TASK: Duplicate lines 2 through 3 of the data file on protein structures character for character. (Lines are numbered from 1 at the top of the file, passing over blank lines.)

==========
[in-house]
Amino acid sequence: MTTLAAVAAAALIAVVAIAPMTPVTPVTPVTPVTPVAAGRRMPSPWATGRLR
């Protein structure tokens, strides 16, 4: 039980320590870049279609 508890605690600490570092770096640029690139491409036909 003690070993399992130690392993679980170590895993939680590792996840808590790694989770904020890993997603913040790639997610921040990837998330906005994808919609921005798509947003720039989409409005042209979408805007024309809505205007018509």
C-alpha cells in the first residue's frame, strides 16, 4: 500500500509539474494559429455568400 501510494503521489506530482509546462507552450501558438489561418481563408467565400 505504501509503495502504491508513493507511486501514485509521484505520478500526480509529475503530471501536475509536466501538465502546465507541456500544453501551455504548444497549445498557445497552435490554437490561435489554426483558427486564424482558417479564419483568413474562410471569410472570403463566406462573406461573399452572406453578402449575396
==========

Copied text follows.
Amino acid sequence: MTTLAAVAAAALIAVVAIAPMTPVTPVTPVTPVTPVAAGRRMPSPWATGRLR
């Protein structure tokens, strides 16, 4: 039980320590870049279609 508890605690600490570092770096640029690139491409036909 003690070993399992130690392993679980170590895993939680590792996840808590790694989770904020890993997603913040790639997610921040990837998330906005994808919609921005798509947003720039989409409005042209979408805007024309809505205007018509």